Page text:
A syllabus is available at bit.ly/JLukeWood. The second week of the course will be held Oct. 30. You can register at bit.ly/BlackMindsMatterWk2.

What was the impetus for creating this course?

The course was inspired by two different factors. First, in 2015, the Education Trust West released a report titled Black Minds Matter. This report documented the experiences and outcomes facing black learners in the State of California. The report has led to numerous discussions, symposia, and keynotes focused on the topic.

The report served as an impetus for this course. Second, the course was also inspired by the slaying of Alfred Olango in San Diego, Calif. (El Cajon). Alfred was a black male refugee who was shot [though he was] unarmed by police.

This led to numerous marches and protests in San Diego.

The students in our program were heavily involved in this direct action, and this course emanated from discussions with them on how the patterns the [sic] led to his slaying are also evident in education.

Why now and how long have you been teaching this course?

This course is groundbreaking in that we are not studying Black Lives Matter as a movement. Though, that would be an important aim in and of itself.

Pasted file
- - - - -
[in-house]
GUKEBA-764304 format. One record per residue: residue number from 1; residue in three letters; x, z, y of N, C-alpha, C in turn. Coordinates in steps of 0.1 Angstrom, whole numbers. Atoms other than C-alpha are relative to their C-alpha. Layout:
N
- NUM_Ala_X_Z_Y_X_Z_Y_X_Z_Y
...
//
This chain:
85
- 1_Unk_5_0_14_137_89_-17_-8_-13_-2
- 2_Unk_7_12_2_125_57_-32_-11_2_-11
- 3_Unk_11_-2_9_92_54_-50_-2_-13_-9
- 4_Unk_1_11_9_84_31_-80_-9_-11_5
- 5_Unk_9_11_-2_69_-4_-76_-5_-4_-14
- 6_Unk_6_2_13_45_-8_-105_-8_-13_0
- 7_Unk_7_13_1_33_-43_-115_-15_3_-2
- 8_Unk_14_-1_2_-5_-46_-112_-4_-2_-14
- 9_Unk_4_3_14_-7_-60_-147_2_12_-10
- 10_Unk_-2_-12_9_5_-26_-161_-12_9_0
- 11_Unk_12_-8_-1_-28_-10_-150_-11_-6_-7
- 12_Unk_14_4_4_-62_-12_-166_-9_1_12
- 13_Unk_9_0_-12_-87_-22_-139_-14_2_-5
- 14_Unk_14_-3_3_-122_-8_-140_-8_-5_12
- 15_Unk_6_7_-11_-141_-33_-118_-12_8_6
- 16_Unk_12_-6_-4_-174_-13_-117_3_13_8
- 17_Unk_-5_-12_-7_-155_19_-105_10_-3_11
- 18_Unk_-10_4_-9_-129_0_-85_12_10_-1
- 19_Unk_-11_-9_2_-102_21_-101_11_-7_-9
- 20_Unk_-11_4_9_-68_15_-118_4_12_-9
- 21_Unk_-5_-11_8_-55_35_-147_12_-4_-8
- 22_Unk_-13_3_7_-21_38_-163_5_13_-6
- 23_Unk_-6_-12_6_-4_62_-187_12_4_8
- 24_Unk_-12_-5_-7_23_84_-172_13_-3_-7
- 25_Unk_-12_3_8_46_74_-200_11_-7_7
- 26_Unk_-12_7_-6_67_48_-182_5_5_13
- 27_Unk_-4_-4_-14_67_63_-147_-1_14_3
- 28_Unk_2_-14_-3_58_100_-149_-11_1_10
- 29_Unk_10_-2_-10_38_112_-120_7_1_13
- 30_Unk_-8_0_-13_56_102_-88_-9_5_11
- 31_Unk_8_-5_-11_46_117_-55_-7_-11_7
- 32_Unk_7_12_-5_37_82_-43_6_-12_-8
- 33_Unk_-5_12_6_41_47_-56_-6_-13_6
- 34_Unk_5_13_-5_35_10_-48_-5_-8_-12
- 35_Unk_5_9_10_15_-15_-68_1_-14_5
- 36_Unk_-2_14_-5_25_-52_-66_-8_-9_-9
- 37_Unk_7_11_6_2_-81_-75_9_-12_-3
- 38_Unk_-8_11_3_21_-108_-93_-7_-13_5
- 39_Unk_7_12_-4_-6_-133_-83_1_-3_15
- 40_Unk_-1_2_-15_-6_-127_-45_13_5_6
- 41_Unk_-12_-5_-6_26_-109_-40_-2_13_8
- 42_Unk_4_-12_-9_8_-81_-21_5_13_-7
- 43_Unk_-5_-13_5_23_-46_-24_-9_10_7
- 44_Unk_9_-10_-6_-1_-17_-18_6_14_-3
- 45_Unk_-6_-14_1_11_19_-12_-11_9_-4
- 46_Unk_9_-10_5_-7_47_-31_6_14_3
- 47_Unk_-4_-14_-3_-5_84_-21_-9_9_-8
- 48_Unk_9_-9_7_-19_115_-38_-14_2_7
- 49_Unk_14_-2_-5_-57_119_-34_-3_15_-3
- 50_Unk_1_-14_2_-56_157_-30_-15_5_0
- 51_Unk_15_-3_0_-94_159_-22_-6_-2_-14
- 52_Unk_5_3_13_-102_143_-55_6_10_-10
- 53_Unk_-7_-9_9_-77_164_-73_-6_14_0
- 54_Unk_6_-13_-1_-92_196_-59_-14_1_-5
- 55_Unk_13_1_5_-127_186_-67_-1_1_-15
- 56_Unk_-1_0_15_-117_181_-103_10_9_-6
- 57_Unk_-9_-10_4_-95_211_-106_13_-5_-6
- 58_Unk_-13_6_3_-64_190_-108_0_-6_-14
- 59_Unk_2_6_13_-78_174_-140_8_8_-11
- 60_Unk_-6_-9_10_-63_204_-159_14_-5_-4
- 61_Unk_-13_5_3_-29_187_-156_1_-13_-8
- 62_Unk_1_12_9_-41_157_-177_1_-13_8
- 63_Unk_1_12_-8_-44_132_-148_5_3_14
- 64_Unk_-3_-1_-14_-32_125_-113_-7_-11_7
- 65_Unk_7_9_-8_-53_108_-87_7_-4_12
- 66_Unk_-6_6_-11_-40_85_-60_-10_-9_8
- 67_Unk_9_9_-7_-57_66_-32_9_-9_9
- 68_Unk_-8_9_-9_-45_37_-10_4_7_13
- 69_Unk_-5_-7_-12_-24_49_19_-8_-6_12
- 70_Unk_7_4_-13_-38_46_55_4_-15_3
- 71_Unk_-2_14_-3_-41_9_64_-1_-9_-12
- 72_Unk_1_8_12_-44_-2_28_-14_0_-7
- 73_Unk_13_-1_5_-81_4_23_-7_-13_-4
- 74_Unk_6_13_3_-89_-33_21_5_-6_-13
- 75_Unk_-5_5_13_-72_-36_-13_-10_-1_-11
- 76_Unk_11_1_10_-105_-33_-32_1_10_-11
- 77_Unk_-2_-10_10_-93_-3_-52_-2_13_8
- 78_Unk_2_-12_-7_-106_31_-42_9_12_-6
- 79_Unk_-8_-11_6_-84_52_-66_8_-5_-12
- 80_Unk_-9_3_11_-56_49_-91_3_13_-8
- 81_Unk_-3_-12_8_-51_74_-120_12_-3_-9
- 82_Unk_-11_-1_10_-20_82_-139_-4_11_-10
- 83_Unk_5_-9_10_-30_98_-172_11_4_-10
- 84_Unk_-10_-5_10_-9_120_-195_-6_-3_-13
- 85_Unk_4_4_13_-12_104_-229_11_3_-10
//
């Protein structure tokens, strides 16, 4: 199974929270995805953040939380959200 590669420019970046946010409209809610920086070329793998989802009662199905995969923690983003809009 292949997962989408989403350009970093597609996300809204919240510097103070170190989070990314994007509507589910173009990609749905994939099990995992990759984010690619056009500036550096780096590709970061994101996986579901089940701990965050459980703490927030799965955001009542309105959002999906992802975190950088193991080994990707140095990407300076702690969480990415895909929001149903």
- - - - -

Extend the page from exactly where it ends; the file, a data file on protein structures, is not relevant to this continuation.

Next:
However, what we are doing is taking principles of practices (based on their tenets) and showing how these principles can serve to improve the educational outcomes of black boys and men in education.

This is the first time we have offered this course, so we are excited about the potential and the scope. Right now, there are over 180 broadcast sites for the course and over 10,000 people who are registered to participate.

How have black men been at a disadvantage in education? What are the implications?

Disparities facing black boys and men begins early on in their lives, in early childhood education, if not sooner. We know that they are more likely to be perceived through a criminalized lens and to be viewed as academically inferior. These patterns continue throughout the lives of black males, influencing their experiences and outcomes in the criminal (in)justice system, education, health care, industry, and numerous other sectors.

Are black men still at a disadvantage in the academy?